In January 2021, the University of Texas at Austin hosted a roundtable on green hydrogen to set the state up as a nationwide green hydrogen hub, using its renewable energy sources – wind, solar and biogas – plus its existing fossil energy infrastructure .
Shell has a green corner of hydrogen on the offshore wind project in the Netherlands, which is interesting because in the fall of 2020, the US Department of Energy signed a Memorandum of Understanding with the Netherlands on cooperation in the development of offshore wind farms. Shell is also behind the EU’s largest green hydrogen-based electrolyzer project, at its Rheinlander plant in Germany.
Renewable energy sources and trucks, perfectly together
Another interesting corner of the renewable energy scene in Texas is the number of trucks. More drivers in Texas prefer cars and SUVs on a percentage basis, but in terms of raw numbers, the state is still the national leader in truck sales.
The number of trucks in Texas could come into play as old carmakers turn to electric vehicles, and extreme weather conditions fuel more disruptions to the state’s power supply. Ford Motor Company is already advertising the battery of its Lightning F-150 EV as an emergency backup power source, and last year Ford announced a connection to leading solar installer Sunrun that makes it easier for F-150 owners to charge from their own rooftop solar arrays.
If the electric pickup movement becomes mainstream, millions of rolling energy storage devices could take to the streets of Texas, providing much-needed solutions to persistent transmission bottlenecks that continue to slow the pace of renewable energy development in the state.
The truck element is in line with the distributed energy resources and trends of virtual power plants, in which small renewables and energy storage devices are coordinated through smart grid technology to provide the kind of grid services that a large, centralized power plant would otherwise provide.
The trend of virtual power plants began to take shape in the United States a few years ago with the support of the Ministry of Energy. Last month, the agency’s director of credit programs, Jigar Shah, wrote a blog post highlighting the impact of virtual power plants on the demand for renewable energy.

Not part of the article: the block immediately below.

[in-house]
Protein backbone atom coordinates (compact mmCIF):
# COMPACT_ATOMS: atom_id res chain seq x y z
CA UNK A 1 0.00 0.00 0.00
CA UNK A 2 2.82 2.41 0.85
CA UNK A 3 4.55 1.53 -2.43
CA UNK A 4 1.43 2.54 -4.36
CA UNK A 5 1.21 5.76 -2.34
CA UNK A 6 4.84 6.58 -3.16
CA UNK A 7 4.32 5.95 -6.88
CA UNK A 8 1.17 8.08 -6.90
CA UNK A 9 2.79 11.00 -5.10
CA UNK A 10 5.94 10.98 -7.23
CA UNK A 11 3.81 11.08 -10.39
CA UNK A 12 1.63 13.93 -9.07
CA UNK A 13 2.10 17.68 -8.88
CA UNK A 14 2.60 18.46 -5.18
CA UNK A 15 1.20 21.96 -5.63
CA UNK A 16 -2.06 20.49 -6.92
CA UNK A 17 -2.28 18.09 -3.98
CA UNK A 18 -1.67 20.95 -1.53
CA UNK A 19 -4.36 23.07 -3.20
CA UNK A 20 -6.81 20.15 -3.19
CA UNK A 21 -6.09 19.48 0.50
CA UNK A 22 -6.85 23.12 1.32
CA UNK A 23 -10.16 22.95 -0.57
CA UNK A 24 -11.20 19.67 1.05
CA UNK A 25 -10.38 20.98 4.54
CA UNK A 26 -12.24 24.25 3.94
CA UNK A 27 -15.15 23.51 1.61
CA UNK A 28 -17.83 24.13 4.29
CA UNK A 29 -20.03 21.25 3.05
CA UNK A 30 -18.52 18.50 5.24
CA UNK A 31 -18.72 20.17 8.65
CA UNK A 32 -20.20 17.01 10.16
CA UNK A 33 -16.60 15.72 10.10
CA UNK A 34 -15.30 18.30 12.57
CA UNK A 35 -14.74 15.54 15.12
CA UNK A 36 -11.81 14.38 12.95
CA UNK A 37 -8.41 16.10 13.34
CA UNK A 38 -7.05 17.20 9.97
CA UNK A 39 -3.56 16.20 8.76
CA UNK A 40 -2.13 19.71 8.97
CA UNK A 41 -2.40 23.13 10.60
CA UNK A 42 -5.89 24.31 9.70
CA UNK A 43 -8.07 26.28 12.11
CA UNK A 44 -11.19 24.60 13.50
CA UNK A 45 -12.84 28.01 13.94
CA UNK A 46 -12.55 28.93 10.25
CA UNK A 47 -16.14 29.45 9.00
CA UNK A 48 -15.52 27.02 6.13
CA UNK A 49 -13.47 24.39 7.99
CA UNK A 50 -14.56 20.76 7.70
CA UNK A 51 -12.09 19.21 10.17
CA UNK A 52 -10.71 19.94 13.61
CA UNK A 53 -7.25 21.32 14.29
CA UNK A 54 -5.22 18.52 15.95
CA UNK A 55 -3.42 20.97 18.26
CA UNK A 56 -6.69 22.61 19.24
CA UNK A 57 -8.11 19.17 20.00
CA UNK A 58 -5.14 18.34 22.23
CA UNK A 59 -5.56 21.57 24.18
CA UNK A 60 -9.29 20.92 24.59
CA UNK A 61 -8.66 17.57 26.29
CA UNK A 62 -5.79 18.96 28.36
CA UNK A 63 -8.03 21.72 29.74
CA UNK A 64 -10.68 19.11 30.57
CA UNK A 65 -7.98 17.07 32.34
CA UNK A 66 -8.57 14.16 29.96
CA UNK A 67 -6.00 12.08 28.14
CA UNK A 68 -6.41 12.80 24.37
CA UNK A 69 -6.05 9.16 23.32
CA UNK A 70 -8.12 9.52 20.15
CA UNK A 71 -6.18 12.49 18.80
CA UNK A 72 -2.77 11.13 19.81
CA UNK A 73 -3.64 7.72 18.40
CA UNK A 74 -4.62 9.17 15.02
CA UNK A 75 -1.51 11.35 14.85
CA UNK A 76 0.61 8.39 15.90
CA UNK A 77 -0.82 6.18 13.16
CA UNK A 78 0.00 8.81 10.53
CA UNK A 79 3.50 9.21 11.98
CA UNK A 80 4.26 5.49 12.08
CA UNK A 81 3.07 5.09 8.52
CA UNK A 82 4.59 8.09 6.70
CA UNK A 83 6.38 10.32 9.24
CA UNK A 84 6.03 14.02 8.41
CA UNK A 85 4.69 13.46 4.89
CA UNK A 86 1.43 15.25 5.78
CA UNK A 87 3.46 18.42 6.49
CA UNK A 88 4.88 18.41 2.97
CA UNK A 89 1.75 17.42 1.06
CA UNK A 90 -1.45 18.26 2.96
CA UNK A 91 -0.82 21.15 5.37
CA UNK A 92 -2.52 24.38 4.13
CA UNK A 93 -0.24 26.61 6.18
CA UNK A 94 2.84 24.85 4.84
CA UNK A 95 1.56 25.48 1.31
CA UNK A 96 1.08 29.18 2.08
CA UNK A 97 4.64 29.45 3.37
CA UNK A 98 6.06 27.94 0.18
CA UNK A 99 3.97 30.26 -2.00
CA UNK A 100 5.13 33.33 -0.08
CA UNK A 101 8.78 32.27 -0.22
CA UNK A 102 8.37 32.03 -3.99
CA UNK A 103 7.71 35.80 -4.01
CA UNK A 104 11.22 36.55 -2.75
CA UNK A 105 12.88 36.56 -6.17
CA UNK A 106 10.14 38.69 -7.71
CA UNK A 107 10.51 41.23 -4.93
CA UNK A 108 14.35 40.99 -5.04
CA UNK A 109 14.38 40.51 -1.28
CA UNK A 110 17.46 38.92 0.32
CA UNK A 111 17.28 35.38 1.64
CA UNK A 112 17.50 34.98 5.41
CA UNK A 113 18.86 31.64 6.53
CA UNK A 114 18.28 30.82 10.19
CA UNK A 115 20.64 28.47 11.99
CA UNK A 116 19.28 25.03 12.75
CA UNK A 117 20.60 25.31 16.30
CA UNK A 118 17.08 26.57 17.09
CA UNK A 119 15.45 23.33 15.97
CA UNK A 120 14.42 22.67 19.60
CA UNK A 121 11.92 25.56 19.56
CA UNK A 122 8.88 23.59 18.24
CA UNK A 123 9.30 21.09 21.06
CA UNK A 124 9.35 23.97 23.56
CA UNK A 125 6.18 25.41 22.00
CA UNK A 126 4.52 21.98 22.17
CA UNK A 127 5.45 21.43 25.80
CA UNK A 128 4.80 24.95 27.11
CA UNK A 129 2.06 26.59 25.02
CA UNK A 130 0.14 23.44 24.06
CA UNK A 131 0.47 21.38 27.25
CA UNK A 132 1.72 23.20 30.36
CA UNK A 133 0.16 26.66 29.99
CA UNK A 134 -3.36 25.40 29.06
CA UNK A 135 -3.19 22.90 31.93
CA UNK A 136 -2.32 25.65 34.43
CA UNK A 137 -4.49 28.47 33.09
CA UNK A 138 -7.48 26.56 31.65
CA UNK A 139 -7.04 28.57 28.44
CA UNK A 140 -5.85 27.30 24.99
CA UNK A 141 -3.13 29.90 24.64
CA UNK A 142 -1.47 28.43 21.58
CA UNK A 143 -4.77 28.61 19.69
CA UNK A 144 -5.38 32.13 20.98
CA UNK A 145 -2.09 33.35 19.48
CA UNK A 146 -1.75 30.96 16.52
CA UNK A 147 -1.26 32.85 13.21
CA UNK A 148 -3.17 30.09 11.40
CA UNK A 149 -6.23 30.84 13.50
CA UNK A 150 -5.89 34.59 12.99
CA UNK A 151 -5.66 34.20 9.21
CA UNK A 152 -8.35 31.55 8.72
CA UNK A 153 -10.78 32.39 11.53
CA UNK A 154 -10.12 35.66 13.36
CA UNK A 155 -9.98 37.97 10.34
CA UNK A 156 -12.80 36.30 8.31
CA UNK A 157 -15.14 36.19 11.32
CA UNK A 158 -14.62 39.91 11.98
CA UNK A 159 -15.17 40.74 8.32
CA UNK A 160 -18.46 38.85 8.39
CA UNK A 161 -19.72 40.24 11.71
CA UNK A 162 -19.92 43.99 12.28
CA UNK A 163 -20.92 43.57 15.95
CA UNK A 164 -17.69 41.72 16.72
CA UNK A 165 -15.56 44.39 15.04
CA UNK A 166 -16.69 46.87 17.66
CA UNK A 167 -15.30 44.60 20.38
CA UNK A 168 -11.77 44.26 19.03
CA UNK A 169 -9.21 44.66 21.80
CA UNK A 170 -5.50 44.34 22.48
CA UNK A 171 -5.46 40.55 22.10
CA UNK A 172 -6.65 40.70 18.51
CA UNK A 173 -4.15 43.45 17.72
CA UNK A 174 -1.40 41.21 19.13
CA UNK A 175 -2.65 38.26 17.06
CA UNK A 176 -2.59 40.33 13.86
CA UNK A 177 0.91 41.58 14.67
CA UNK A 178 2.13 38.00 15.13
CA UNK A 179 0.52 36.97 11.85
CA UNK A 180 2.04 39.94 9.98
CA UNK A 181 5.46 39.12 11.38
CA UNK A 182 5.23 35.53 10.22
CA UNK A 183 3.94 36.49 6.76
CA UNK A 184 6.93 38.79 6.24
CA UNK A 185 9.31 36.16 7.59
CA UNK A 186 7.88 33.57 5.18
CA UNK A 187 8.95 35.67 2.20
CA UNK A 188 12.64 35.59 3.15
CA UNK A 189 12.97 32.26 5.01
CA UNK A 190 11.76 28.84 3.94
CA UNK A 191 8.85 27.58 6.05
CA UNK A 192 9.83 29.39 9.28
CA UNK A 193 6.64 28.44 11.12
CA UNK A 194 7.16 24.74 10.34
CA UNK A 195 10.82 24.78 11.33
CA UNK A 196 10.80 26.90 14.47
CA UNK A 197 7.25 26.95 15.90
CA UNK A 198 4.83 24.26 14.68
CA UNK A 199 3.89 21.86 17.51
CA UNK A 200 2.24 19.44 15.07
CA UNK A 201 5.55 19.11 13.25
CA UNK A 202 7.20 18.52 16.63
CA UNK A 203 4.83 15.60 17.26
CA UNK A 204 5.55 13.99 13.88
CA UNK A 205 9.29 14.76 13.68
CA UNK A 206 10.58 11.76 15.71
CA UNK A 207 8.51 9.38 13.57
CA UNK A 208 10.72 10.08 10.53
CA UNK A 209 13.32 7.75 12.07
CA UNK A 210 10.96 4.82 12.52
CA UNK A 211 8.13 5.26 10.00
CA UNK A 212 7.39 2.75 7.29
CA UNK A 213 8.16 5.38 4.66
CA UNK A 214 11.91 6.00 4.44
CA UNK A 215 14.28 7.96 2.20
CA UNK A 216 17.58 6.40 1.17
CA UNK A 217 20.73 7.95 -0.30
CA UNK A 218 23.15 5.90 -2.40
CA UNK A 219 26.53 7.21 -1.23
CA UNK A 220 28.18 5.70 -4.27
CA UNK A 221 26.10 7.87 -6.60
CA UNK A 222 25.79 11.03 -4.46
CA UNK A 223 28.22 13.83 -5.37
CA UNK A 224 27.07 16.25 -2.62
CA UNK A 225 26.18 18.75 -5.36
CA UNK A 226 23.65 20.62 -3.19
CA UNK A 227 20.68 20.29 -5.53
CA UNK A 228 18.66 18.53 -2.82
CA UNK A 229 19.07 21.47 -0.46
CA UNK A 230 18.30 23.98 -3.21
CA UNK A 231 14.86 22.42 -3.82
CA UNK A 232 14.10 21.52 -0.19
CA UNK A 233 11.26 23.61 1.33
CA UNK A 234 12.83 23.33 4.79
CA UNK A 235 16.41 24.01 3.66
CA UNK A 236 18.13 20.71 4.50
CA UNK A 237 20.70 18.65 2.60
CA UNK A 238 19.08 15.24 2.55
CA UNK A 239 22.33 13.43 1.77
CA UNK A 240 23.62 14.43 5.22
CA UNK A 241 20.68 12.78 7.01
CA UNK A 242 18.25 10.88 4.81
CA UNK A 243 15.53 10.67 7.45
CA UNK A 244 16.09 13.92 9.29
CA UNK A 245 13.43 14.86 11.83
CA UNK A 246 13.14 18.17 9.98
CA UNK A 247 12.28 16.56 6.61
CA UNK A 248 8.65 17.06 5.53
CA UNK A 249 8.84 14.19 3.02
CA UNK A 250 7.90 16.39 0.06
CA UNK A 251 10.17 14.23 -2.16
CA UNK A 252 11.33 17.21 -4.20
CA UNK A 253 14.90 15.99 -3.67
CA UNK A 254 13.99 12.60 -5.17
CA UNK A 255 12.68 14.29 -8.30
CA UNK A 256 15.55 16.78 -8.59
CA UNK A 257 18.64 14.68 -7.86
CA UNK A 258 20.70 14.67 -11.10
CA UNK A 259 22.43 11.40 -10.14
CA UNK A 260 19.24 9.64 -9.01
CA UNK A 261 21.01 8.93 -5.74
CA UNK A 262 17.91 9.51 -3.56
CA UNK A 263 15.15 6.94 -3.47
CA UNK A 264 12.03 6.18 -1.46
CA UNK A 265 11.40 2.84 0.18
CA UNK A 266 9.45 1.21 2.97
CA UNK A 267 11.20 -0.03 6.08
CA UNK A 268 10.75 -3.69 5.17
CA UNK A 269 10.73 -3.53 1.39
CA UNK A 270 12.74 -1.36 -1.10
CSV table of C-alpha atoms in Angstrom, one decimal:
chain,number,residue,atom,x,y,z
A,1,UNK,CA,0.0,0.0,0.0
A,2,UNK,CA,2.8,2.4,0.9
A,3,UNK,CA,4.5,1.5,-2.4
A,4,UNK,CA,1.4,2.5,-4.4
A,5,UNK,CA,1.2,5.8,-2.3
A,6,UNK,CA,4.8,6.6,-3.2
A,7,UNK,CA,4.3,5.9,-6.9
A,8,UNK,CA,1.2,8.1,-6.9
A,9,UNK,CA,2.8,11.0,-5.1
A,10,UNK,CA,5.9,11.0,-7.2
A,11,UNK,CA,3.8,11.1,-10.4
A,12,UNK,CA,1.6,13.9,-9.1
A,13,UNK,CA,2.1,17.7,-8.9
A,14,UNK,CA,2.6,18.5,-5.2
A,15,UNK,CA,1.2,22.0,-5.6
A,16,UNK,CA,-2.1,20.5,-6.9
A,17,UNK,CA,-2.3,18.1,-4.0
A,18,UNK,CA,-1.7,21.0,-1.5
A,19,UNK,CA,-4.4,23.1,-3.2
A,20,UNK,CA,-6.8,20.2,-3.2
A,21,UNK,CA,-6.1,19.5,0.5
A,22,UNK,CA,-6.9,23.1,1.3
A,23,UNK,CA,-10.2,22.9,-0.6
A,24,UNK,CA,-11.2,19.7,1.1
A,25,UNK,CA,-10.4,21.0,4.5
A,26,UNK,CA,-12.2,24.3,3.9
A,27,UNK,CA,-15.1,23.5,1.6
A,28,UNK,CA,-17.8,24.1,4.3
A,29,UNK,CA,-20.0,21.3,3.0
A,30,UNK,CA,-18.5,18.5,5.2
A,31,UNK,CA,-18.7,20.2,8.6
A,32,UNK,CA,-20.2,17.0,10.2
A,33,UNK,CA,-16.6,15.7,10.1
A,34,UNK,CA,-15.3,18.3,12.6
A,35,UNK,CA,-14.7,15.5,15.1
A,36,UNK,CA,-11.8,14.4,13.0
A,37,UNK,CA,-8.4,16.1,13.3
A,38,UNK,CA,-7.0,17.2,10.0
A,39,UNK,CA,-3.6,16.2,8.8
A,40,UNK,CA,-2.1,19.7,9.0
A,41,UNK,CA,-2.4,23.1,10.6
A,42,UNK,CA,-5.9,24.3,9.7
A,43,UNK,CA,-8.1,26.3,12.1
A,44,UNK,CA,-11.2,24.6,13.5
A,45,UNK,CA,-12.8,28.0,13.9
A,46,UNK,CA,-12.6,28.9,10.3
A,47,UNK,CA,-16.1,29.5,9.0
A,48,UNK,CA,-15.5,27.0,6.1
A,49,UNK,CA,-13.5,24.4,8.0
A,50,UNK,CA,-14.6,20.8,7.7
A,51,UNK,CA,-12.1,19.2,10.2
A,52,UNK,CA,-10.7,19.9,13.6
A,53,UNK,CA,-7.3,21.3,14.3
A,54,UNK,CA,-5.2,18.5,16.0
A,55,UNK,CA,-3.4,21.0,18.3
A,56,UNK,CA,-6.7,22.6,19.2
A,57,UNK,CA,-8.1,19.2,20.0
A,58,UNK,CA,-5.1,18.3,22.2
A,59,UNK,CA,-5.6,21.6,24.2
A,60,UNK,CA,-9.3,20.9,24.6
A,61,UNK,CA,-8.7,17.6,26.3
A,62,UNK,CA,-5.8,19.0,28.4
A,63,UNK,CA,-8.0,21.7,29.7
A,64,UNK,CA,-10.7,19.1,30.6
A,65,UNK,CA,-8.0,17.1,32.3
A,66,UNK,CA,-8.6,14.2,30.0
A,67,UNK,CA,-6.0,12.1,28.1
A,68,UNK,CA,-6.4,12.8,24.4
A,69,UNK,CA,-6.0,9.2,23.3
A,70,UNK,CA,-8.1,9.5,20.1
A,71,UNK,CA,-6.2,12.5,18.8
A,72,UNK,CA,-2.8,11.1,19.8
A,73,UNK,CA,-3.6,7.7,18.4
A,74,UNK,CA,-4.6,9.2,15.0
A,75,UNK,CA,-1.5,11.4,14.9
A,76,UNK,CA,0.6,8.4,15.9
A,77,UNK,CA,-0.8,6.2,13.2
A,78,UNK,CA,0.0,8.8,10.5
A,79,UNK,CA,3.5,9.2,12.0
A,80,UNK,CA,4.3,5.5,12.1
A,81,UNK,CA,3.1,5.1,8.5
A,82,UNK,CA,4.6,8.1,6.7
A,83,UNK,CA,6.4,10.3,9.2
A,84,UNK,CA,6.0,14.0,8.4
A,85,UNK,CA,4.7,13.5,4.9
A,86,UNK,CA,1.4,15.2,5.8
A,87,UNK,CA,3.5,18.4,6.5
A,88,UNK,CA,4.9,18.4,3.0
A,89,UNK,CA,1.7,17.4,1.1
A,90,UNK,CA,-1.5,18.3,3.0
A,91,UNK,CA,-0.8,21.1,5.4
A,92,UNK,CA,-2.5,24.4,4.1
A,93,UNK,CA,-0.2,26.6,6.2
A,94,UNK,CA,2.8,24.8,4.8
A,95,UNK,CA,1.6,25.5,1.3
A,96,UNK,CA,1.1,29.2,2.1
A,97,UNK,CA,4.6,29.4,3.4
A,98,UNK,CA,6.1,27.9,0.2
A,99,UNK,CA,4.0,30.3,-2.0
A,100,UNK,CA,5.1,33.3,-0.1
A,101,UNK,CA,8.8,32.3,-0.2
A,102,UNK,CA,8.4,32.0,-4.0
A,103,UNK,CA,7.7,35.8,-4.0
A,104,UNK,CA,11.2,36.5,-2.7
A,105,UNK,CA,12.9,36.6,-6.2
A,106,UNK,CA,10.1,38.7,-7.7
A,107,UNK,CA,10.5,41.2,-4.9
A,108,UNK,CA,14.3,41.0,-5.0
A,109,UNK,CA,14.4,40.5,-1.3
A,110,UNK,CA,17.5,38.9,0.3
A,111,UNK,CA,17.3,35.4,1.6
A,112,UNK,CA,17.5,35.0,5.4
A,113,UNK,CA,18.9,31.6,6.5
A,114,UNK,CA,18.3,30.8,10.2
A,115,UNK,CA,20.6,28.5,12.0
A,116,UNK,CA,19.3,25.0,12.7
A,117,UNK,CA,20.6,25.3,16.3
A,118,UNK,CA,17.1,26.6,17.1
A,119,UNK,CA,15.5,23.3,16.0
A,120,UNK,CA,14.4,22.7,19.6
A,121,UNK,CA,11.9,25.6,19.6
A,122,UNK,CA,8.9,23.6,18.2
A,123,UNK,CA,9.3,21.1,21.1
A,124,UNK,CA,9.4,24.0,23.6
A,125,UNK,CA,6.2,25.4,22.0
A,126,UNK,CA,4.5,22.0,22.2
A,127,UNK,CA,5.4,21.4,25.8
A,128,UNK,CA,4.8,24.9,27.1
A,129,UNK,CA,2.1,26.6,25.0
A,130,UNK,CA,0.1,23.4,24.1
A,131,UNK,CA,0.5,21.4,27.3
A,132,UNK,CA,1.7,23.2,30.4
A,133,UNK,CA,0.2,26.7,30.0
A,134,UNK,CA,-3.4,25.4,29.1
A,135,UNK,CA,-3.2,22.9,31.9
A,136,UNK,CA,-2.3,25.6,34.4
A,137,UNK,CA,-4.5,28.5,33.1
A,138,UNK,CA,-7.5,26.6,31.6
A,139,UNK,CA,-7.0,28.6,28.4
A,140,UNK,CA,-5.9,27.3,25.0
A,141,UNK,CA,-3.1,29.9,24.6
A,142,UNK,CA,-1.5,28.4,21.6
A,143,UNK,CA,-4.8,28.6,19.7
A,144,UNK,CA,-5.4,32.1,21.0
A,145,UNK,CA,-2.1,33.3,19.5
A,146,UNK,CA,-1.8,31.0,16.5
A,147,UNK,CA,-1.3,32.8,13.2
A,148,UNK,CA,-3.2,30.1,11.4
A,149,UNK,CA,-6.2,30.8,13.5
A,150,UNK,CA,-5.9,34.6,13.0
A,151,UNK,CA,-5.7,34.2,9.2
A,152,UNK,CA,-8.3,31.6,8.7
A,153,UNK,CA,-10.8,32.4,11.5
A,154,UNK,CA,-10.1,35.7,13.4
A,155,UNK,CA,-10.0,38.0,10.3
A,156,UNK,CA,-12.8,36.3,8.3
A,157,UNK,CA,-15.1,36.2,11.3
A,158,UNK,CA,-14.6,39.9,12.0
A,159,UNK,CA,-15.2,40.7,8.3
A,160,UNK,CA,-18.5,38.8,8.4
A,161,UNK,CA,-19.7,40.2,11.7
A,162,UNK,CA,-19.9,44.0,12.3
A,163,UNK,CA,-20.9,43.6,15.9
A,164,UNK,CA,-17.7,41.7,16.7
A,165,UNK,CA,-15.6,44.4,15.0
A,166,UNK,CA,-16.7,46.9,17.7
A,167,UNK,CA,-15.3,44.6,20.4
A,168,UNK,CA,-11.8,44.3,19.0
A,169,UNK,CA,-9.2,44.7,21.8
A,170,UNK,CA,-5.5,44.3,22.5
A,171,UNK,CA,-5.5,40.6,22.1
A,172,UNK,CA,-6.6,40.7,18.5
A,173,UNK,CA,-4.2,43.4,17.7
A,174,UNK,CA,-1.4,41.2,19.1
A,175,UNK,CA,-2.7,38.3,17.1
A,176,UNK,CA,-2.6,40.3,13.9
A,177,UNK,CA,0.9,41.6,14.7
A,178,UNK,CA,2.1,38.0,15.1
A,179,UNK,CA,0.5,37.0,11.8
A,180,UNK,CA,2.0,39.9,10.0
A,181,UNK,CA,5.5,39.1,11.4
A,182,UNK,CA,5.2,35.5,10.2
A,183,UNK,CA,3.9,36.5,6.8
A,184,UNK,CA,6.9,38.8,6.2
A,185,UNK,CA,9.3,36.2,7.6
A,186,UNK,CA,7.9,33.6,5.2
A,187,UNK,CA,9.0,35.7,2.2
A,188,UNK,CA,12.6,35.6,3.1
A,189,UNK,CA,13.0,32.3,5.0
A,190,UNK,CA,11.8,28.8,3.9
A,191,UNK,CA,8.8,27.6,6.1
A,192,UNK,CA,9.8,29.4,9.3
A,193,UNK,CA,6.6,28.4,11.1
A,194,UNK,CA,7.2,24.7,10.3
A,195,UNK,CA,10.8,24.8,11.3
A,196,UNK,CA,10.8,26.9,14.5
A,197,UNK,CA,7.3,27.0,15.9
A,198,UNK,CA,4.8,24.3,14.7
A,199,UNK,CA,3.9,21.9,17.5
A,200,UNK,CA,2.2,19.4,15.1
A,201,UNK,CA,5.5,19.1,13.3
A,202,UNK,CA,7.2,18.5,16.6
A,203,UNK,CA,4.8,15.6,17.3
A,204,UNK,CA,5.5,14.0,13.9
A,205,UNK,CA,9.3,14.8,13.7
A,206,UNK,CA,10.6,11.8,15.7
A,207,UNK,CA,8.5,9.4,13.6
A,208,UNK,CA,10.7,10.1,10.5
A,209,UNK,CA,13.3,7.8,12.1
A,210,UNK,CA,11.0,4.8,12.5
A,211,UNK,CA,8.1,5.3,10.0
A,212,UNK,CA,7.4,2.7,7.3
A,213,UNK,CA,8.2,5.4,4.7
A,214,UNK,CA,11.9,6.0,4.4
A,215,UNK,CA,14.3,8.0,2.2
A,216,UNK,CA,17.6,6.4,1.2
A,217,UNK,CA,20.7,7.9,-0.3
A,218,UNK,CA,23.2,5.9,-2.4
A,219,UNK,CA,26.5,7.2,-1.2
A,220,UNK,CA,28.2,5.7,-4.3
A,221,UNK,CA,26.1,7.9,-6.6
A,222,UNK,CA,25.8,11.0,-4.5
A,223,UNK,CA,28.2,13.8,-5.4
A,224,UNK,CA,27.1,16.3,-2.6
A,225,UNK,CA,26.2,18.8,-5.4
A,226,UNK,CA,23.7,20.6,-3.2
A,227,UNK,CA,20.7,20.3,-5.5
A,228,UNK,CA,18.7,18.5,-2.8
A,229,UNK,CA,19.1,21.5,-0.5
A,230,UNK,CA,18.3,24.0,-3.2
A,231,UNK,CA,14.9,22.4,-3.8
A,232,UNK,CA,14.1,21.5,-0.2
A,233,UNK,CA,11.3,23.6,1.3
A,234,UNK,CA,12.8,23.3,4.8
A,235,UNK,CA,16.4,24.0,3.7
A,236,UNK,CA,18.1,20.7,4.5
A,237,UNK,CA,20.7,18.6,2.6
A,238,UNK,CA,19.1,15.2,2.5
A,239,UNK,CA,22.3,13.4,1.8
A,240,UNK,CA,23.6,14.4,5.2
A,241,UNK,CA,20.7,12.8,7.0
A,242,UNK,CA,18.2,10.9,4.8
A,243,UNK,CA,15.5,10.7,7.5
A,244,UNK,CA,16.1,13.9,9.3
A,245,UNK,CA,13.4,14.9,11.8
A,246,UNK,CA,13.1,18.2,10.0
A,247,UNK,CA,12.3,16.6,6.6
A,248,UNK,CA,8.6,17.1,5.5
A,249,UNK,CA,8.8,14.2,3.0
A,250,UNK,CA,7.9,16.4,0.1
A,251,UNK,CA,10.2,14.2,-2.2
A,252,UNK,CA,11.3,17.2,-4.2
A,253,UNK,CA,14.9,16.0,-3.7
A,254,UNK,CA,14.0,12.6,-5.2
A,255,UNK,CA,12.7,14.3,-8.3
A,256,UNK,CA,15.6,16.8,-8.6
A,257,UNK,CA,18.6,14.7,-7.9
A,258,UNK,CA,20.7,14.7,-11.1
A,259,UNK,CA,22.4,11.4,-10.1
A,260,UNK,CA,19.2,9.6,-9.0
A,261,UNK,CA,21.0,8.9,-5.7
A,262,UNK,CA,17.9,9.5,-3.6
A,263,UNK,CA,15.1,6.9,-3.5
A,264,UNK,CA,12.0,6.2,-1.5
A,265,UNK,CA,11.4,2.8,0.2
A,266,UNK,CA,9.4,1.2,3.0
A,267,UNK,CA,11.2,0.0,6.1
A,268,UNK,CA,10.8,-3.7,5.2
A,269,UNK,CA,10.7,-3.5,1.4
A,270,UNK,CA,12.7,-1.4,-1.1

“The consumer market of distributed energy resources – DER – is on the verge of prosperity. The Solar Industry Association estimates that nearly 5% of American homeowners now have solar energy on their roof. Energy storage has its moment, with more warehouses deployed in 2021 than in the previous five years combined. Moreover, solar production and energy storage are becoming more acceptable, and it is expected that a third of the new solar systems installed behind the meter by 2025 will include energy storage, ”Shah wrote.
“DER can provide energy at a lower cost than what the grid usually offers. They do it cleaner, while offering consumers more resilience during negative online events. Despite the unwillingness of commercial lenders to adequately recognize this, DERs are also more accessible and cost-effective than ever, ”he said, adding that“ virtual power plants can catalyze large-scale DER implementation and help make affordable, resilient and clean energy available. to all Americans. ”
That is why we say that this is the beginning of renewable energy sources. For another indication of what fossil energy stakeholders are up to, check out a recent Rice University report showing that “Texas can be a model for the nation on how to efficiently replace coal with wind and solar for the state’s energy needs while meeting environmental goals.” ”
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Photo: rooftop solar panels in Austin, Texas courtesy of the U.S. Department of Energy through Austin Energy.